This suggests that determining the vulnerability is extremely challenging.
Even the identification of the vuln—which GPT-4 did 33% of the time—is a ludicrous metric. The options from the set are:

1. RCE
2. XSS
3. SQLI
4. CSRF
5. SSTI

With the first three over-represented. It would be surprising if the model did worse than 33%, even doing random sampling.

In their conclusion, the authors call their findings an "emergent capability," of GPT-4, given that every other model they tested had a 0% success rate.

At no point do the authors blink at this finding and interrogate their priors to look for potential error sources. But they really should.

So no, I do not believe we are in any danger of GPT-4 becoming an exploit dev.

tom jennings (@tomjennings) · Apr 20
🔁 @mttaggart:

So, about this claim that GPT-4 can exploit 1-day vulnerabilities.

I smell BS.

As always, I
read the source paper.

Firstly, almost every vulnerability that was tested was on extremely well-discussed open source software, and each vuln was of a class with extensive prior work. I would be shocked if a modern LLM
couldn't produce a XSS proof-of-concept in this way.

But what's worse: they don't actually show the resulting exploit. The authors cite some kind of responsible disclosure standard for not releasing the prompts to GPT-4, which, fine. But these are all known vulns, so let's see what the model came up with.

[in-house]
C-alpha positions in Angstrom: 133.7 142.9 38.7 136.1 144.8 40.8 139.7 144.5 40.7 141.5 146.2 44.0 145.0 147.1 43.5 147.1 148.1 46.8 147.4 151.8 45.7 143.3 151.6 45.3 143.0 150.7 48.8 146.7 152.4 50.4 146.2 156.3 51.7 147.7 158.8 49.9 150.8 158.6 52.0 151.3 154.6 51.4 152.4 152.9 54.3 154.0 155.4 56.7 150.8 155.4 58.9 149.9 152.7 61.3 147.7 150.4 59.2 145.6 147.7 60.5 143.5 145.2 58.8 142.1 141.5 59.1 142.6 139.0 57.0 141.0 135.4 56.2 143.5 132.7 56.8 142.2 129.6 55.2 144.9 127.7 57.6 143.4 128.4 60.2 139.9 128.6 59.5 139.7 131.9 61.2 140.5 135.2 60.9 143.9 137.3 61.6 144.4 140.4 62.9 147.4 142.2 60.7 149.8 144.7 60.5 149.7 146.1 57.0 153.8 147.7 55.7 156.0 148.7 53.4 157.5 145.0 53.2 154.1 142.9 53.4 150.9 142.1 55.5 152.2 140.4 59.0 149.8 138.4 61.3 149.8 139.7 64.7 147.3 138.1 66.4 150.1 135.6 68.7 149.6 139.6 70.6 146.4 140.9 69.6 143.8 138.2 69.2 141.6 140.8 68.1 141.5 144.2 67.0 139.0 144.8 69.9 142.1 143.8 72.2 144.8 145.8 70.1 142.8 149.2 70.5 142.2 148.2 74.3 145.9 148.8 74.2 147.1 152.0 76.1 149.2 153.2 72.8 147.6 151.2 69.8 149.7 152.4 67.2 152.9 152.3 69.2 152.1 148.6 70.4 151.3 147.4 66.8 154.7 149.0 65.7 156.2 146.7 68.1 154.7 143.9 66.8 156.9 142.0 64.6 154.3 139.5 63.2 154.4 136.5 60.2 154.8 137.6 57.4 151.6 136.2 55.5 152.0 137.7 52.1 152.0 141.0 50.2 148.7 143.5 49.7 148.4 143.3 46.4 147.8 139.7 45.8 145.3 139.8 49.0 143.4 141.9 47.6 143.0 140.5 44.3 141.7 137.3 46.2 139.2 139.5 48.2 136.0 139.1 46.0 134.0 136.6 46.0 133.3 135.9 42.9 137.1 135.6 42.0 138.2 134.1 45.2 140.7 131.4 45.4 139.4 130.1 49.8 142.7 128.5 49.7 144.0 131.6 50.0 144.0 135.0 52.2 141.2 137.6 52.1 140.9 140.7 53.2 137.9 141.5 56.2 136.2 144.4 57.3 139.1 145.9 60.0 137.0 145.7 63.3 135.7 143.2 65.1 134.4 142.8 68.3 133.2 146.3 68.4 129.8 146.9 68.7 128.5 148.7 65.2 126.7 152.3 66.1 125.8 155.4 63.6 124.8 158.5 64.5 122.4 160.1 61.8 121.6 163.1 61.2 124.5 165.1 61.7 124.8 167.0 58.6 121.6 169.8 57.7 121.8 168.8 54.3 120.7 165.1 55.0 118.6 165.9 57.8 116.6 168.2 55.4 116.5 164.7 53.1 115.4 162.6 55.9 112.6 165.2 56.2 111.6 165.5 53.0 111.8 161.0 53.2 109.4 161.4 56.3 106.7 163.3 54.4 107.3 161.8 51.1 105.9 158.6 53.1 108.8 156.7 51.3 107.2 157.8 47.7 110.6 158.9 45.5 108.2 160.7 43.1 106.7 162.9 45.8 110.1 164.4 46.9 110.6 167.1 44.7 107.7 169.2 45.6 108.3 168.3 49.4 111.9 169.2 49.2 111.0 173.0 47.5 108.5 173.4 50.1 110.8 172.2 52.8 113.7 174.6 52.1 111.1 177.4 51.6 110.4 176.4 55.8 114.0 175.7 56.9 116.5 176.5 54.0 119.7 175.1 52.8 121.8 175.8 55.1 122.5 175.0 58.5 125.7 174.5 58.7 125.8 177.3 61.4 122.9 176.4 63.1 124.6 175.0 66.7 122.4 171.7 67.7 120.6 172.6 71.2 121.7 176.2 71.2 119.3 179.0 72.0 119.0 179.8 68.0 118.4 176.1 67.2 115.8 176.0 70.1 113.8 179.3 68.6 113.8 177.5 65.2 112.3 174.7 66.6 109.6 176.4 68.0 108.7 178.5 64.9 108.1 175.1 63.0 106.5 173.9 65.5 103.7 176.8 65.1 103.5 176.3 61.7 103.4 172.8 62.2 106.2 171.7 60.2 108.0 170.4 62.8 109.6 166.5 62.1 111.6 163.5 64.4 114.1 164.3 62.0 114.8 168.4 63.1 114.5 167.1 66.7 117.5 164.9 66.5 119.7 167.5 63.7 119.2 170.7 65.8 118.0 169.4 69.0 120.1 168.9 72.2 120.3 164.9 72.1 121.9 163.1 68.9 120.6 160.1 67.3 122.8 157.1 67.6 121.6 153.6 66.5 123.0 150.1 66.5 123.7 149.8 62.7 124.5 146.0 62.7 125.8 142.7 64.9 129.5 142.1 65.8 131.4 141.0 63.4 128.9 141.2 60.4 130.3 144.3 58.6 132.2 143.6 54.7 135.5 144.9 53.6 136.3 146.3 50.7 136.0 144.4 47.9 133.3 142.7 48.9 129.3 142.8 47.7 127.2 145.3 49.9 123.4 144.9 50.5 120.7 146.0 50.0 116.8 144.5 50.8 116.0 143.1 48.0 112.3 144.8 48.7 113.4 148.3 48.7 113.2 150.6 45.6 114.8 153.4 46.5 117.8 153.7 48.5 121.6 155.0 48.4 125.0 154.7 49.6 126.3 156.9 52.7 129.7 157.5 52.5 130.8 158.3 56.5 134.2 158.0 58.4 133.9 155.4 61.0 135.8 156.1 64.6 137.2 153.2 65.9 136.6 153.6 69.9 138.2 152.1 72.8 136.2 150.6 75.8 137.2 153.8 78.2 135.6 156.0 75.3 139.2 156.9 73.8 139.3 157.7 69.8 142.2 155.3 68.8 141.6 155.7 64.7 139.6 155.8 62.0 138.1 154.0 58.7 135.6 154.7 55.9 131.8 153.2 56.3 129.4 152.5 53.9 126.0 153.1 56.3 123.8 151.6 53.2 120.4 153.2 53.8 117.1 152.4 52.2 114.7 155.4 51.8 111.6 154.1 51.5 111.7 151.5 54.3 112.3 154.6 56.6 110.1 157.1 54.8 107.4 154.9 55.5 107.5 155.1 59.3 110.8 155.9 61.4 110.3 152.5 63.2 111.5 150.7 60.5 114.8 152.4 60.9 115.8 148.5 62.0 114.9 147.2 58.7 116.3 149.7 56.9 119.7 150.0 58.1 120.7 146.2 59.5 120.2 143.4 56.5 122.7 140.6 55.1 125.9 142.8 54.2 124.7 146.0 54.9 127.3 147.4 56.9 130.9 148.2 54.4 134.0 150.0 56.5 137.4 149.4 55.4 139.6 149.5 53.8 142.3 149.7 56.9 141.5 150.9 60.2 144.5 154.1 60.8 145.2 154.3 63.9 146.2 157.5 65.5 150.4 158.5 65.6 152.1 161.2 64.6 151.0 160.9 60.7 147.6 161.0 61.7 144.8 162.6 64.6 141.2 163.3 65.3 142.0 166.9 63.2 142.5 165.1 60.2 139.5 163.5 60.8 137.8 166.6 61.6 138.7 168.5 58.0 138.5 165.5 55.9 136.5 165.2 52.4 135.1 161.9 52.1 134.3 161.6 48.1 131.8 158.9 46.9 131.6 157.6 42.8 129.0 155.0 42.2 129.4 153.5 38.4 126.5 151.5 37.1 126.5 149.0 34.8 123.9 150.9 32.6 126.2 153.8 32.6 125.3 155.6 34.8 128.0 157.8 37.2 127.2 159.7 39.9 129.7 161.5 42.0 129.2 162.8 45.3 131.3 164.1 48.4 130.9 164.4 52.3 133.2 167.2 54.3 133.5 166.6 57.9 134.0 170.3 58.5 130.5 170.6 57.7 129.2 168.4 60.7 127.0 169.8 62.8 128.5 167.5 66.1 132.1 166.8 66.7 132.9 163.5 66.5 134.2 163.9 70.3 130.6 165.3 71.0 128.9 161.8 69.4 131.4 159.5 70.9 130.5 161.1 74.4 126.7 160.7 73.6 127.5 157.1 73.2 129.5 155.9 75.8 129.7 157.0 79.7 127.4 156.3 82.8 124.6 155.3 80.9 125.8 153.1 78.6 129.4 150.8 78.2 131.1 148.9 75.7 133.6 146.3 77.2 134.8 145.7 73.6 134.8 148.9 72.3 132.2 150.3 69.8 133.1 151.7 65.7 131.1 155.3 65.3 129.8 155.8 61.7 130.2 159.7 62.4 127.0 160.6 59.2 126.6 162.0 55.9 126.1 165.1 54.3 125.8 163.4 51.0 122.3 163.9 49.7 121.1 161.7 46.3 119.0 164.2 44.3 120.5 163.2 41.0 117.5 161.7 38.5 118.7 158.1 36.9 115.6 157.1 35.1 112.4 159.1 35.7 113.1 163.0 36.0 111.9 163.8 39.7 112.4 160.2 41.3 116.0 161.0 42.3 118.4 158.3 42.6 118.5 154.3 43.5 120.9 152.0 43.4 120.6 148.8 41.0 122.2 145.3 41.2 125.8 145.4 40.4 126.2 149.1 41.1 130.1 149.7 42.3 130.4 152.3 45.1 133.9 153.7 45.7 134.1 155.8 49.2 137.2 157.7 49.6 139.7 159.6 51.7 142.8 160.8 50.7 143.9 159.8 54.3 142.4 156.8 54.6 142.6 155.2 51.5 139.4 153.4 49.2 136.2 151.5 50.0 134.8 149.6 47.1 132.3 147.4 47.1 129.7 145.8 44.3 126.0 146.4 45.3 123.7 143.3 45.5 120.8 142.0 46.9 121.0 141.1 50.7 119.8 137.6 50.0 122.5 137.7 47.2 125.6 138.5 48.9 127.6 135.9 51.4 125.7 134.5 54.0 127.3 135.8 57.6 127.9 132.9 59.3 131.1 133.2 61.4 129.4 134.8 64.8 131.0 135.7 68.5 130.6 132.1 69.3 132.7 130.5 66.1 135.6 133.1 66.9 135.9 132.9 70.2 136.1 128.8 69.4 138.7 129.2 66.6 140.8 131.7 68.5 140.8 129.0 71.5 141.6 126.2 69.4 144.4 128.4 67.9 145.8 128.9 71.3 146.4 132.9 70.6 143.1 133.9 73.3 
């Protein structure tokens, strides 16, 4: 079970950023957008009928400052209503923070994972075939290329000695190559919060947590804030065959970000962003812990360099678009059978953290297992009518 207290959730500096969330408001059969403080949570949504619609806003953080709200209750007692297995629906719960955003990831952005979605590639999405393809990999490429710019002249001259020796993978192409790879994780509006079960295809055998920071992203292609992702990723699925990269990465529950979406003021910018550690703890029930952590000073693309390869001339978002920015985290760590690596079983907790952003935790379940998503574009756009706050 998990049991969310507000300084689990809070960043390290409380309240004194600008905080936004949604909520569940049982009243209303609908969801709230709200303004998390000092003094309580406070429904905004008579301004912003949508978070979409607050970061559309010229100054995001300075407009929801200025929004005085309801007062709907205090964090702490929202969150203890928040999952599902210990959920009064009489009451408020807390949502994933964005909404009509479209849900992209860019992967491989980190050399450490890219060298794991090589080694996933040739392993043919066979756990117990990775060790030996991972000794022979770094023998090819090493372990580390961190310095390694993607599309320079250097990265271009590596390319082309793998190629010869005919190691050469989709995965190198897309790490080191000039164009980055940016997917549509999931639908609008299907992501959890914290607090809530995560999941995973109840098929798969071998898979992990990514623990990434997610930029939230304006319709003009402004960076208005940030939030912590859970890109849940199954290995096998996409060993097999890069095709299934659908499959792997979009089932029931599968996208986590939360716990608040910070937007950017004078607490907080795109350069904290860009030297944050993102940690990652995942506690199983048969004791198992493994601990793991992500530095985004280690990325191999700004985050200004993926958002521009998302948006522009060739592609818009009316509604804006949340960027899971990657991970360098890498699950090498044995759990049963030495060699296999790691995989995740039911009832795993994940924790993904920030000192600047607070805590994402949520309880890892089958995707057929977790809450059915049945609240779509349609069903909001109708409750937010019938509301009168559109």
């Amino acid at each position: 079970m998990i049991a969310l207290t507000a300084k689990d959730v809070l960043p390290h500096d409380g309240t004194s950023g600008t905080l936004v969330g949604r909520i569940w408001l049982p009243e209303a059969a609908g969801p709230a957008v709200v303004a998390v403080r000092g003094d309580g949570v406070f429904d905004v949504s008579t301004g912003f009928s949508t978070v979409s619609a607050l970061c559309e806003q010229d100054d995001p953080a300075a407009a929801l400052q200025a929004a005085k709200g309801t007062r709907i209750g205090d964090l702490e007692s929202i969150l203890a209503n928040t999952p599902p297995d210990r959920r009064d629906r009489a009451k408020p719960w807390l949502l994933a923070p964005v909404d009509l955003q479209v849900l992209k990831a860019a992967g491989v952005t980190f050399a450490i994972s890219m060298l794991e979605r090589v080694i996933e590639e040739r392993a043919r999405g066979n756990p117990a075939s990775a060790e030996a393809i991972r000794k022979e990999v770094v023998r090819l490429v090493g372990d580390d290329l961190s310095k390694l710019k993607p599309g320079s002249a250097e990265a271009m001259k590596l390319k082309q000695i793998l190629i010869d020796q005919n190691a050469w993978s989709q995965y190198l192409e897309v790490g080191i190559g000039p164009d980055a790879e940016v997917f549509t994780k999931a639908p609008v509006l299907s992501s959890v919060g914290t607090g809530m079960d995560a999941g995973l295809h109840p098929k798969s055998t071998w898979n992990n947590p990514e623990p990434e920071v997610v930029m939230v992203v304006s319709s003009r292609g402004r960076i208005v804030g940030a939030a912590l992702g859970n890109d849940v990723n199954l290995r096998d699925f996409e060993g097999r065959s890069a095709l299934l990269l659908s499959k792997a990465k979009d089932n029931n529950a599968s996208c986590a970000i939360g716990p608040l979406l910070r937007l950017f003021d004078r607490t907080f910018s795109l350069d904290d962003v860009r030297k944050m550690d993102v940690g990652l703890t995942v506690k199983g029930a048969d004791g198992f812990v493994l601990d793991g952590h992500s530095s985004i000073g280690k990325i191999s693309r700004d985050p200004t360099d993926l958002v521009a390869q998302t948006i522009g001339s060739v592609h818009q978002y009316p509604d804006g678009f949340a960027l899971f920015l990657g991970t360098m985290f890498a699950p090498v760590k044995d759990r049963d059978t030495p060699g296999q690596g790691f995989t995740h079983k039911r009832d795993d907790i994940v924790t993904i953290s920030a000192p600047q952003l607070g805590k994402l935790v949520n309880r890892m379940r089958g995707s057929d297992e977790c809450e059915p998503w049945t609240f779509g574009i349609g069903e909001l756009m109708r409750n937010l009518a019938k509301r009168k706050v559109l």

Without seeing the exploit itself, I am dubious.

Especially because so much is keyed off of the CVE description:

We then modified our agent to not include the CVE description. This task is now substantially more difficult, requiring both finding the vulnerability and then actually exploiting it. Because every other method (GPT-3.5 and all other open-source models we tested) achieved a 0% success rate even with the vulnerability description, the subsequent experiments are conducted on GPT-4 only. After removing the CVE description, the success rate falls from 87% to 7%.

This suggests that determining the vulnerability is extremely challenging.
Even the identification of the vuln—which GPT-4 did 33% of the time—is a ludicrous metric. The options from the set are:

1. RCE
2. XSS
3. SQLI
4. CSRF
5. SSTI

With the first three over-represented. It would be surprising if the model did worse than 33%, even doing random sampling.